What is an IBAN?
Published 18 March 2016 by Kyri Levendi
To help you understand banking jargon, we’re taking you through what an IBAN is and when you’d need to use it.
There are a number of reasons why you may need to send money abroad, or receive it for that matter. You may be sending money to family in another country, receiving payment for something you sold over an auction site or paying for a purchase yourself.
Whatever transfer’s taking place, you’ll be asked for an IBAN to help this transaction go through. Not sure what this is? We explain all you need to know.
What is it?
An International Bank Account Number (IBAN) is something used as an internationally agreed method for transactions between banks located in different countries. It helps foreign banks to check the legitimacy of your bank account number and identify the country and financial institution that it is being held with.
Your IBAN is not a replacement for your sort code and account number, it’s a separate number that comes with extra information to help foreign banks identify your account for payments.
An IBAN is always used alongside your SWIFT code – you may also hear this referred to as your BIC code. This code helps overseas banks identify the bank, country and branch that the account is being held with.
Where can I find my IBAN?
An IBAN is between 15 and 28 characters in length, and will vary depending on the country that the account is held in. In the UK an IBAN is 22 characters long, and you may be able to find this on your account statement or your account provider’s website, along with your SWIFT.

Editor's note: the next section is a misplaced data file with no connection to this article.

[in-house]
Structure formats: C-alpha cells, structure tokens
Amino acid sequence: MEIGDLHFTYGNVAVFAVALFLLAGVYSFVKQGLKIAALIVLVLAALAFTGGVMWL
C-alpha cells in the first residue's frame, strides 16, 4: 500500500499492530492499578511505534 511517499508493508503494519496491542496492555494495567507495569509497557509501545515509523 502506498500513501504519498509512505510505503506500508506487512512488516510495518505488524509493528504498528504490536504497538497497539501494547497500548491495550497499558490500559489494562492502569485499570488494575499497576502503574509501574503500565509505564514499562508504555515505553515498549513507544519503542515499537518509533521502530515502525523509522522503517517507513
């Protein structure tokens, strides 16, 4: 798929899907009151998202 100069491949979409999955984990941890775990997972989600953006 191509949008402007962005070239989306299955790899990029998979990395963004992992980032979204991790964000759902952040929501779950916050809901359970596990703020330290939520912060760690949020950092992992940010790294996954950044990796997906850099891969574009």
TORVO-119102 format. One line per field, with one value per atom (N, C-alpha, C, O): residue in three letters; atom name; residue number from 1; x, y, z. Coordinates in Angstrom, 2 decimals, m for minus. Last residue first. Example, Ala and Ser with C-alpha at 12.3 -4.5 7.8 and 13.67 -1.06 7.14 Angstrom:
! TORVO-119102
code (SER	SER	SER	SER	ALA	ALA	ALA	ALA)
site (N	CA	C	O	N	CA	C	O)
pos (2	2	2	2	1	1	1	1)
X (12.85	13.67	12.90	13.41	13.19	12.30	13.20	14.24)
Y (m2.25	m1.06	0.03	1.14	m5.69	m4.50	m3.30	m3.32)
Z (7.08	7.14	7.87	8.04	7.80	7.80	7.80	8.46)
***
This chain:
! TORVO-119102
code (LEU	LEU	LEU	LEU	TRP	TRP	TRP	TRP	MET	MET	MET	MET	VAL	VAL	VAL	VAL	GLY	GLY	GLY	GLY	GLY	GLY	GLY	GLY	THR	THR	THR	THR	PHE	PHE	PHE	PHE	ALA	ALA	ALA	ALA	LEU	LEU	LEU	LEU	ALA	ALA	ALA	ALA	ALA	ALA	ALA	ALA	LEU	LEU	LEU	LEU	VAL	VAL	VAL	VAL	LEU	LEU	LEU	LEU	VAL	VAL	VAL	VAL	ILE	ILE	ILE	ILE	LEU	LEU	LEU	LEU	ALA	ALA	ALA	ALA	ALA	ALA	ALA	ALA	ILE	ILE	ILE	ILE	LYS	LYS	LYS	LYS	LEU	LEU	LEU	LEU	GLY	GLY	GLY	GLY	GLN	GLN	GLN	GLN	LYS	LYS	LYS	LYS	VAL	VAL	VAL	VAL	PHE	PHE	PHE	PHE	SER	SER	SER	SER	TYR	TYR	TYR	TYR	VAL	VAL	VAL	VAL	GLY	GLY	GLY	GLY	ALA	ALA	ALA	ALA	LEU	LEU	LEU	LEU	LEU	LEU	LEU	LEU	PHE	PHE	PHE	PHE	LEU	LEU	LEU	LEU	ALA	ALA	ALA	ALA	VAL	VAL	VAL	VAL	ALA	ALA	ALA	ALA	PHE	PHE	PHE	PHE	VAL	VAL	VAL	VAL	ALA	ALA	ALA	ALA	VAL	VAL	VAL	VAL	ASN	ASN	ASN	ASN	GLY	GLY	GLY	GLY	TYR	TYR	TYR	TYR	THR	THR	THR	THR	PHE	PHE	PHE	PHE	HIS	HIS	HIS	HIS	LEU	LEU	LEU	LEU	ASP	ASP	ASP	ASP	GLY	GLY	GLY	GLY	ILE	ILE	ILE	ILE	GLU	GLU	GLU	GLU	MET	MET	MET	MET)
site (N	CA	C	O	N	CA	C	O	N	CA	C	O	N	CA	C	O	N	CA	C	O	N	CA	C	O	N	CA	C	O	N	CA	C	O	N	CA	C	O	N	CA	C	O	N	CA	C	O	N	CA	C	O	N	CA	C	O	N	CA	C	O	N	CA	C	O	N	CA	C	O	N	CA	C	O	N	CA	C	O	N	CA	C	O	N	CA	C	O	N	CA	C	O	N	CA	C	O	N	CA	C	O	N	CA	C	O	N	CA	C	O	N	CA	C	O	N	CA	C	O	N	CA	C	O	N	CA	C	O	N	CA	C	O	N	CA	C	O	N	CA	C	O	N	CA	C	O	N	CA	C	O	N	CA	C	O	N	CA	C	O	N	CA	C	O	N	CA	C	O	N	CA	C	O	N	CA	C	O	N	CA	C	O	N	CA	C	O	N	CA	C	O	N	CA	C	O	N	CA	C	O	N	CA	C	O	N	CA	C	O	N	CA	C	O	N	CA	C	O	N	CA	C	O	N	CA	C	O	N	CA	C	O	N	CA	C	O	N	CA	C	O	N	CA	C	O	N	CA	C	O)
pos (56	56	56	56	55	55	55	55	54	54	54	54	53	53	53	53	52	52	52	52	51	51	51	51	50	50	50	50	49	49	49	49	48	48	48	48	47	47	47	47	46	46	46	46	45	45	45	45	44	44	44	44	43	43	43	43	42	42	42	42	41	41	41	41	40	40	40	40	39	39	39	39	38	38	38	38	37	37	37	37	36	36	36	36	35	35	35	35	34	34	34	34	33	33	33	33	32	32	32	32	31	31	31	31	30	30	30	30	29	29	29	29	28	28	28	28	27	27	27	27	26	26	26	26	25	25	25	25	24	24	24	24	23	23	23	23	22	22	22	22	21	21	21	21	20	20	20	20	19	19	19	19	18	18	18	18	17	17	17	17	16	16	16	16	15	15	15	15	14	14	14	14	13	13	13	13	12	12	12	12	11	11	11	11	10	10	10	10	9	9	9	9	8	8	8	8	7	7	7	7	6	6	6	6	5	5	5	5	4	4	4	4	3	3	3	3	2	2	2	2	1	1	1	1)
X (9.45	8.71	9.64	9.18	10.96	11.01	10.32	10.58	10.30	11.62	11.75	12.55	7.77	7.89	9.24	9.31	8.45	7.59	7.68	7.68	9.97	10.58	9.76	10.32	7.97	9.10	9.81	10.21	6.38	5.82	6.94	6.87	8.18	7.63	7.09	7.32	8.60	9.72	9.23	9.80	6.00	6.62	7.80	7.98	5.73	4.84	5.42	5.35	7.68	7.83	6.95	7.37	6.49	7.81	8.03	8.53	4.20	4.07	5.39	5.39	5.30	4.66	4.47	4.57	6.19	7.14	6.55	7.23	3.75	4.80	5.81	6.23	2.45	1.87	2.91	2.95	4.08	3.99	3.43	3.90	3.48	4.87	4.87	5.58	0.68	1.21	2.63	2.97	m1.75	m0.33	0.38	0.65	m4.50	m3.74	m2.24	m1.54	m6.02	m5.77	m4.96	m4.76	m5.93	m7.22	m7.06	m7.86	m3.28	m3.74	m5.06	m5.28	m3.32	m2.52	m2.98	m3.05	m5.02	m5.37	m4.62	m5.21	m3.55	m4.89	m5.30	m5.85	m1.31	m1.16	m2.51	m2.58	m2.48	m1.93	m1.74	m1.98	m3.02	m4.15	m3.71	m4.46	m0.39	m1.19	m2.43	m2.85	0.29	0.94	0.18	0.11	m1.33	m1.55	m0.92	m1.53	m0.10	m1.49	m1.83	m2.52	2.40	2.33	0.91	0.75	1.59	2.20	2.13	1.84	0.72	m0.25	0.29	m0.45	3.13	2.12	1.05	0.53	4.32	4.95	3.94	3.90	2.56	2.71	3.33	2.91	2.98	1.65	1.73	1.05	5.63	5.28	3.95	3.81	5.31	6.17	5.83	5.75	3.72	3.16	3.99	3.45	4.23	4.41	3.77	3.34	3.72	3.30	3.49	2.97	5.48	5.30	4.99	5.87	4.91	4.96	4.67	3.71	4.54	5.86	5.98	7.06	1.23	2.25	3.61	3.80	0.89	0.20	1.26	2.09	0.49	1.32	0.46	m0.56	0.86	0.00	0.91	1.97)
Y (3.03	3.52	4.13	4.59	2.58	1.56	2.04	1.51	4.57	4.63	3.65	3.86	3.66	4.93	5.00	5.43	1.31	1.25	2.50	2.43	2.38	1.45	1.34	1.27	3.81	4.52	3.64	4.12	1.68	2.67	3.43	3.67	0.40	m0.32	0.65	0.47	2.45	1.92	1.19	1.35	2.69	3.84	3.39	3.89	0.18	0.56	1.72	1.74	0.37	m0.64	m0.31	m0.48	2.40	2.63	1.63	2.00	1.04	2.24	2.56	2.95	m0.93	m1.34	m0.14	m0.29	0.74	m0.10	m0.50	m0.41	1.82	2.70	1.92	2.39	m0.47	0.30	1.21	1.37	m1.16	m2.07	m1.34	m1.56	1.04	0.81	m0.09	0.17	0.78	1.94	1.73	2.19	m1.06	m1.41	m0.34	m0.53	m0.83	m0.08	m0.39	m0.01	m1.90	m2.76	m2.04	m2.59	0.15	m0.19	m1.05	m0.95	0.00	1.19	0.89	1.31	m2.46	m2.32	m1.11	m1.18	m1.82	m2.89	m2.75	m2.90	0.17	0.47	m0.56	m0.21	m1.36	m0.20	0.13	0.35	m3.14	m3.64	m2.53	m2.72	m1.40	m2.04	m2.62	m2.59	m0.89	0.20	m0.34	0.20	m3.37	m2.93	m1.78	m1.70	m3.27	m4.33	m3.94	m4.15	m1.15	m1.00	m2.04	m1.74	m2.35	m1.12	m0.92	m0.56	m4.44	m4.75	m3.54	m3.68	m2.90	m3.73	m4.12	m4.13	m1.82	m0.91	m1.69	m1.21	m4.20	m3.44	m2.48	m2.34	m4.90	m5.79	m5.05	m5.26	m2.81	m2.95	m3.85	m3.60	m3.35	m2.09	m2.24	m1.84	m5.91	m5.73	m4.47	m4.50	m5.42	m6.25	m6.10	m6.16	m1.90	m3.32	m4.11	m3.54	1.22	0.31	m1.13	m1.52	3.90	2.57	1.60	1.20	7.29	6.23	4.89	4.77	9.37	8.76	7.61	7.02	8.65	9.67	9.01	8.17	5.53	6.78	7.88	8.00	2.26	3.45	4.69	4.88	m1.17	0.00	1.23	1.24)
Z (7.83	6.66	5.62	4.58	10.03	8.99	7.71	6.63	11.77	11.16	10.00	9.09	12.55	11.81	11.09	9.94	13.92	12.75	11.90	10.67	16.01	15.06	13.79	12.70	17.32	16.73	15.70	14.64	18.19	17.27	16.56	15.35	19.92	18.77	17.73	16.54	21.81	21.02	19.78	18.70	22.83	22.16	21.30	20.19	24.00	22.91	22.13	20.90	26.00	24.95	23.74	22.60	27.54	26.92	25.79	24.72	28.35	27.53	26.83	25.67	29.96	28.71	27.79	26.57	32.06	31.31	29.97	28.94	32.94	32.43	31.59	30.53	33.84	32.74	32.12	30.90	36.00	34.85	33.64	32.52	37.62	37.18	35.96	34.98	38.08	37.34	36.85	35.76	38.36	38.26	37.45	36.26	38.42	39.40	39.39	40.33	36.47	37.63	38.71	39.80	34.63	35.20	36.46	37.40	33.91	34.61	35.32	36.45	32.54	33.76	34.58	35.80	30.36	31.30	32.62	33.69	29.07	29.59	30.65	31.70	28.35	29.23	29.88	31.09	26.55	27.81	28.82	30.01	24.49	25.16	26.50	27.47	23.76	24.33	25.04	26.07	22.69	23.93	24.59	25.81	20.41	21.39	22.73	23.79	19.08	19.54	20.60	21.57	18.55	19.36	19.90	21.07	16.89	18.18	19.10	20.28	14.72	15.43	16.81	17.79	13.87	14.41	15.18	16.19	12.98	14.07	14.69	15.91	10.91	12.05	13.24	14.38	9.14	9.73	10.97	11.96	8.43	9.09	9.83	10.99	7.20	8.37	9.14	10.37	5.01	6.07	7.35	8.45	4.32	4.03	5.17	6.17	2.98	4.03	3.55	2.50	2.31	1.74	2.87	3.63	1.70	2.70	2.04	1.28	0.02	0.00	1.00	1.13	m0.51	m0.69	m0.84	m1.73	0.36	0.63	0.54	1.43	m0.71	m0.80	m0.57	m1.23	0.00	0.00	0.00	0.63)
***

Here’s an example of an IBAN and the information that it contains:
GB 12 EXAM 123456 78910111
GB = Country code
12 = Check number
EXAM = Bank code
123456 = Sort code
78910111 = UK account number
If you’re a thinkmoney customer your IBAN will vary depending on when you opened your thinkmoney Current Account. To find out more about this, head over to the Help and Support section soon.
As a thinkmoney customer your SWIFT code is the same for all: RBOSGB2L. A SWIFT code can be broken down as follows: the first four characters are your bank code, the next two identify the country your account is held in and the last two identify the branch of your account.
Making and receiving payments
When making payments abroad, you must quote the IBAN and SWIFT of the person that you’re sending money to. The same goes for if you’re set to receive funds from overseas, you’ll need to give the payer your IBAN and SWIFT. You shouldn’t give out extra information such as the account number or bank name as this isn’t needed.
If you’re a thinkmoney customer, don’t worry – one of our Money Managers will be able to walk you through this process. You won’t incur any additional charges for making overseas payments, although the person receiving the funds may do when the money is processed into their account.